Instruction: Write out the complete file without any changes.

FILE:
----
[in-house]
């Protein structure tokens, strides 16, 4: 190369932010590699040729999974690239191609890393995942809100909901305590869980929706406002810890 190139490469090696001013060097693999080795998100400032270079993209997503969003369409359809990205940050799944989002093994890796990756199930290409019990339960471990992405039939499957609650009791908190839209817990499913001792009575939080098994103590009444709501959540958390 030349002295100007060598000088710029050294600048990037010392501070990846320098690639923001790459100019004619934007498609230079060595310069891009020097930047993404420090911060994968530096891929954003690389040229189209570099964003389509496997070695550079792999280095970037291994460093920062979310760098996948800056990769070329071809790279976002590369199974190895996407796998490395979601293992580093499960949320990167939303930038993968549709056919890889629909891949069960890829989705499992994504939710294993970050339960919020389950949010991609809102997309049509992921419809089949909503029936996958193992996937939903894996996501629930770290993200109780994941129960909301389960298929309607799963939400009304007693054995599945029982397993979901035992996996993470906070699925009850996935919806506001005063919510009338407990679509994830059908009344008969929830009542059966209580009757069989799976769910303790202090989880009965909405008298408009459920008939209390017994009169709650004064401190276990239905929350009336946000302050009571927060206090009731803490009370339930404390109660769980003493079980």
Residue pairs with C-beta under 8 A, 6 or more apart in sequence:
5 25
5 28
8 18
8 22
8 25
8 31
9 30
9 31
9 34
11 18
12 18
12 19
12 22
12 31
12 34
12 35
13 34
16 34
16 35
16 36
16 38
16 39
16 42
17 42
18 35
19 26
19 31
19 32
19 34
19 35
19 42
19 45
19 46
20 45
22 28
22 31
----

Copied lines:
[in-house]
């Protein structure tokens, strides 16, 4: 190369932010590699040729999974690239191609890393995942809100909901305590869980929706406002810890 190139490469090696001013060097693999080795998100400032270079993209997503969003369409359809990205940050799944989002093994890796990756199930290409019990339960471990992405039939499957609650009791908190839209817990499913001792009575939080098994103590009444709501959540958390 030349002295100007060598000088710029050294600048990037010392501070990846320098690639923001790459100019004619934007498609230079060595310069891009020097930047993404420090911060994968530096891929954003690389040229189209570099964003389509496997070695550079792999280095970037291994460093920062979310760098996948800056990769070329071809790279976002590369199974190895996407796998490395979601293992580093499960949320990167939303930038993968549709056919890889629909891949069960890829989705499992994504939710294993970050339960919020389950949010991609809102997309049509992921419809089949909503029936996958193992996937939903894996996501629930770290993200109780994941129960909301389960298929309607799963939400009304007693054995599945029982397993979901035992996996993470906070699925009850996935919806506001005063919510009338407990679509994830059908009344008969929830009542059966209580009757069989799976769910303790202090989880009965909405008298408009459920008939209390017994009169709650004064401190276990239905929350009336946000302050009571927060206090009731803490009370339930404390109660769980003493079980």
Residue pairs with C-beta under 8 A, 6 or more apart in sequence:
5 25
5 28
8 18
8 22
8 25
8 31
9 30
9 31
9 34
11 18
12 18
12 19
12 22
12 31
12 34
12 35
13 34
16 34
16 35
16 36
16 38
16 39
16 42
17 42
18 35
19 26
19 31
19 32
19 34
19 35
19 42
19 45
19 46
20 45
22 28
22 31